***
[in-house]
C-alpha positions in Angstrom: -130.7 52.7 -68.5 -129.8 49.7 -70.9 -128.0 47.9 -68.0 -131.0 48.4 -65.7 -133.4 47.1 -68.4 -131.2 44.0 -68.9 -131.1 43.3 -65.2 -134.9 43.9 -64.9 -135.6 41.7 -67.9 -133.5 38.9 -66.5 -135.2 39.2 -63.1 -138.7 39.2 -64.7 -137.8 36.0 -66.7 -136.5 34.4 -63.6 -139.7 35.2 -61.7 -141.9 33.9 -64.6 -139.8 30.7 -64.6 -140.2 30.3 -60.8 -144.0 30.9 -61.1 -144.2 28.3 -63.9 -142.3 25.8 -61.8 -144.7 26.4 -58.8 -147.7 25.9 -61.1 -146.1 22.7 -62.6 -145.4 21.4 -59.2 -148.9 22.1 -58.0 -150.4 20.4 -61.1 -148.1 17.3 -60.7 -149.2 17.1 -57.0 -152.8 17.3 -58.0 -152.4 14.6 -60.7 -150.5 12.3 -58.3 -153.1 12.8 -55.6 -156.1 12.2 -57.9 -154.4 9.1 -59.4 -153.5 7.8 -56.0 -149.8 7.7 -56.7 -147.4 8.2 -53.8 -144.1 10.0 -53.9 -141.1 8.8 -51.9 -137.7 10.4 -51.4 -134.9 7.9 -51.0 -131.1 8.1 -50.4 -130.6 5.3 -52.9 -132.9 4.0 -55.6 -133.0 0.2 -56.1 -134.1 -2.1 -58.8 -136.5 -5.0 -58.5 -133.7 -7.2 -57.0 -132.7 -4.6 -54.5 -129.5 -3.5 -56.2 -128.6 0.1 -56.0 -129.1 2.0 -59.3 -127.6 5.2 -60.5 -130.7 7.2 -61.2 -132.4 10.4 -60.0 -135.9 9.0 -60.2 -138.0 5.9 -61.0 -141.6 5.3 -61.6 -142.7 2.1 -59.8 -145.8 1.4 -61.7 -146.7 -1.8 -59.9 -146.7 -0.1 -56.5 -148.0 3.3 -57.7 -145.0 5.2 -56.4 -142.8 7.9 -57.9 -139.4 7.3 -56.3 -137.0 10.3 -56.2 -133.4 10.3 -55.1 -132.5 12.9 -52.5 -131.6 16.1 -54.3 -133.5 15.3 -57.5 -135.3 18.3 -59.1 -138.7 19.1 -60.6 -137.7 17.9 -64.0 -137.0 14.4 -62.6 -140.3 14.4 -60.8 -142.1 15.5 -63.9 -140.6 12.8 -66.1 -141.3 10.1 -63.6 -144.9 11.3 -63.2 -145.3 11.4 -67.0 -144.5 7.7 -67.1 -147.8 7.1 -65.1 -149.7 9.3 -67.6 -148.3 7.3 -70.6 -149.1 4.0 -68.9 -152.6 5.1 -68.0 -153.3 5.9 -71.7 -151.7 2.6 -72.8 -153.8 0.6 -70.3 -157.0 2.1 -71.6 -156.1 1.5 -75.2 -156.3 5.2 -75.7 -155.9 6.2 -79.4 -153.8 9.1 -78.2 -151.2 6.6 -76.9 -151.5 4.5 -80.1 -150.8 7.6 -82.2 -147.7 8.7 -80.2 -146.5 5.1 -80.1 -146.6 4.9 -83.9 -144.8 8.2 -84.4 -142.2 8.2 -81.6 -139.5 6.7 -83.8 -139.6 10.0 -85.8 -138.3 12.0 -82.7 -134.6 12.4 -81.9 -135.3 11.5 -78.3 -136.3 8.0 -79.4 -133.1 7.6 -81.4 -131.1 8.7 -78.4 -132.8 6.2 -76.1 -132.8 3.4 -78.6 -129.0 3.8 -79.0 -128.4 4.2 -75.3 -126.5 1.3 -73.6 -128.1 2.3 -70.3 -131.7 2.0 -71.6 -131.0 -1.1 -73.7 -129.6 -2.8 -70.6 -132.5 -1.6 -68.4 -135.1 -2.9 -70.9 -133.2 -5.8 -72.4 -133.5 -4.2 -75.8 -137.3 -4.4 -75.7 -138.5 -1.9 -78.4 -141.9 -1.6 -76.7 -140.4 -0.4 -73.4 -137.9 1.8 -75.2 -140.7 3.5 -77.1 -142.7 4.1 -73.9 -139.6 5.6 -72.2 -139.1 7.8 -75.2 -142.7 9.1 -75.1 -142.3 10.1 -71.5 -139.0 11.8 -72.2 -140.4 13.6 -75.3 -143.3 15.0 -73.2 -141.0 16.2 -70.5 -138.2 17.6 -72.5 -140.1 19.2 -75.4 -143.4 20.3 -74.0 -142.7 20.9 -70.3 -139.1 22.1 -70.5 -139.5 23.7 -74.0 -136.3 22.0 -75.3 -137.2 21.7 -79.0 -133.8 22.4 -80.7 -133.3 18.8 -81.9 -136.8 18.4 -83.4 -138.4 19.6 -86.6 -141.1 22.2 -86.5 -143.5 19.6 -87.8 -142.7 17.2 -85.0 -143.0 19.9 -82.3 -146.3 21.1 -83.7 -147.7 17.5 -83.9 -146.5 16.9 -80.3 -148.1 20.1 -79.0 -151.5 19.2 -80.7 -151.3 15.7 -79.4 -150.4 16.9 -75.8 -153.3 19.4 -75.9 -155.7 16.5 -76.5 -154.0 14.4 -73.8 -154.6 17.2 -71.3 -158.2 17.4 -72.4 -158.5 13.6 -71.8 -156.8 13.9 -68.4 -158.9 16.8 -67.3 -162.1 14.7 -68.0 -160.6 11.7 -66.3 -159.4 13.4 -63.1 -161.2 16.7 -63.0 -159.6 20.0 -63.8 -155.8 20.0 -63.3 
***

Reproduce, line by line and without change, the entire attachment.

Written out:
[in-house]
C-alpha positions in Angstrom: -130.7 52.7 -68.5 -129.8 49.7 -70.9 -128.0 47.9 -68.0 -131.0 48.4 -65.7 -133.4 47.1 -68.4 -131.2 44.0 -68.9 -131.1 43.3 -65.2 -134.9 43.9 -64.9 -135.6 41.7 -67.9 -133.5 38.9 -66.5 -135.2 39.2 -63.1 -138.7 39.2 -64.7 -137.8 36.0 -66.7 -136.5 34.4 -63.6 -139.7 35.2 -61.7 -141.9 33.9 -64.6 -139.8 30.7 -64.6 -140.2 30.3 -60.8 -144.0 30.9 -61.1 -144.2 28.3 -63.9 -142.3 25.8 -61.8 -144.7 26.4 -58.8 -147.7 25.9 -61.1 -146.1 22.7 -62.6 -145.4 21.4 -59.2 -148.9 22.1 -58.0 -150.4 20.4 -61.1 -148.1 17.3 -60.7 -149.2 17.1 -57.0 -152.8 17.3 -58.0 -152.4 14.6 -60.7 -150.5 12.3 -58.3 -153.1 12.8 -55.6 -156.1 12.2 -57.9 -154.4 9.1 -59.4 -153.5 7.8 -56.0 -149.8 7.7 -56.7 -147.4 8.2 -53.8 -144.1 10.0 -53.9 -141.1 8.8 -51.9 -137.7 10.4 -51.4 -134.9 7.9 -51.0 -131.1 8.1 -50.4 -130.6 5.3 -52.9 -132.9 4.0 -55.6 -133.0 0.2 -56.1 -134.1 -2.1 -58.8 -136.5 -5.0 -58.5 -133.7 -7.2 -57.0 -132.7 -4.6 -54.5 -129.5 -3.5 -56.2 -128.6 0.1 -56.0 -129.1 2.0 -59.3 -127.6 5.2 -60.5 -130.7 7.2 -61.2 -132.4 10.4 -60.0 -135.9 9.0 -60.2 -138.0 5.9 -61.0 -141.6 5.3 -61.6 -142.7 2.1 -59.8 -145.8 1.4 -61.7 -146.7 -1.8 -59.9 -146.7 -0.1 -56.5 -148.0 3.3 -57.7 -145.0 5.2 -56.4 -142.8 7.9 -57.9 -139.4 7.3 -56.3 -137.0 10.3 -56.2 -133.4 10.3 -55.1 -132.5 12.9 -52.5 -131.6 16.1 -54.3 -133.5 15.3 -57.5 -135.3 18.3 -59.1 -138.7 19.1 -60.6 -137.7 17.9 -64.0 -137.0 14.4 -62.6 -140.3 14.4 -60.8 -142.1 15.5 -63.9 -140.6 12.8 -66.1 -141.3 10.1 -63.6 -144.9 11.3 -63.2 -145.3 11.4 -67.0 -144.5 7.7 -67.1 -147.8 7.1 -65.1 -149.7 9.3 -67.6 -148.3 7.3 -70.6 -149.1 4.0 -68.9 -152.6 5.1 -68.0 -153.3 5.9 -71.7 -151.7 2.6 -72.8 -153.8 0.6 -70.3 -157.0 2.1 -71.6 -156.1 1.5 -75.2 -156.3 5.2 -75.7 -155.9 6.2 -79.4 -153.8 9.1 -78.2 -151.2 6.6 -76.9 -151.5 4.5 -80.1 -150.8 7.6 -82.2 -147.7 8.7 -80.2 -146.5 5.1 -80.1 -146.6 4.9 -83.9 -144.8 8.2 -84.4 -142.2 8.2 -81.6 -139.5 6.7 -83.8 -139.6 10.0 -85.8 -138.3 12.0 -82.7 -134.6 12.4 -81.9 -135.3 11.5 -78.3 -136.3 8.0 -79.4 -133.1 7.6 -81.4 -131.1 8.7 -78.4 -132.8 6.2 -76.1 -132.8 3.4 -78.6 -129.0 3.8 -79.0 -128.4 4.2 -75.3 -126.5 1.3 -73.6 -128.1 2.3 -70.3 -131.7 2.0 -71.6 -131.0 -1.1 -73.7 -129.6 -2.8 -70.6 -132.5 -1.6 -68.4 -135.1 -2.9 -70.9 -133.2 -5.8 -72.4 -133.5 -4.2 -75.8 -137.3 -4.4 -75.7 -138.5 -1.9 -78.4 -141.9 -1.6 -76.7 -140.4 -0.4 -73.4 -137.9 1.8 -75.2 -140.7 3.5 -77.1 -142.7 4.1 -73.9 -139.6 5.6 -72.2 -139.1 7.8 -75.2 -142.7 9.1 -75.1 -142.3 10.1 -71.5 -139.0 11.8 -72.2 -140.4 13.6 -75.3 -143.3 15.0 -73.2 -141.0 16.2 -70.5 -138.2 17.6 -72.5 -140.1 19.2 -75.4 -143.4 20.3 -74.0 -142.7 20.9 -70.3 -139.1 22.1 -70.5 -139.5 23.7 -74.0 -136.3 22.0 -75.3 -137.2 21.7 -79.0 -133.8 22.4 -80.7 -133.3 18.8 -81.9 -136.8 18.4 -83.4 -138.4 19.6 -86.6 -141.1 22.2 -86.5 -143.5 19.6 -87.8 -142.7 17.2 -85.0 -143.0 19.9 -82.3 -146.3 21.1 -83.7 -147.7 17.5 -83.9 -146.5 16.9 -80.3 -148.1 20.1 -79.0 -151.5 19.2 -80.7 -151.3 15.7 -79.4 -150.4 16.9 -75.8 -153.3 19.4 -75.9 -155.7 16.5 -76.5 -154.0 14.4 -73.8 -154.6 17.2 -71.3 -158.2 17.4 -72.4 -158.5 13.6 -71.8 -156.8 13.9 -68.4 -158.9 16.8 -67.3 -162.1 14.7 -68.0 -160.6 11.7 -66.3 -159.4 13.4 -63.1 -161.2 16.7 -63.0 -159.6 20.0 -63.8 -155.8 20.0 -63.3 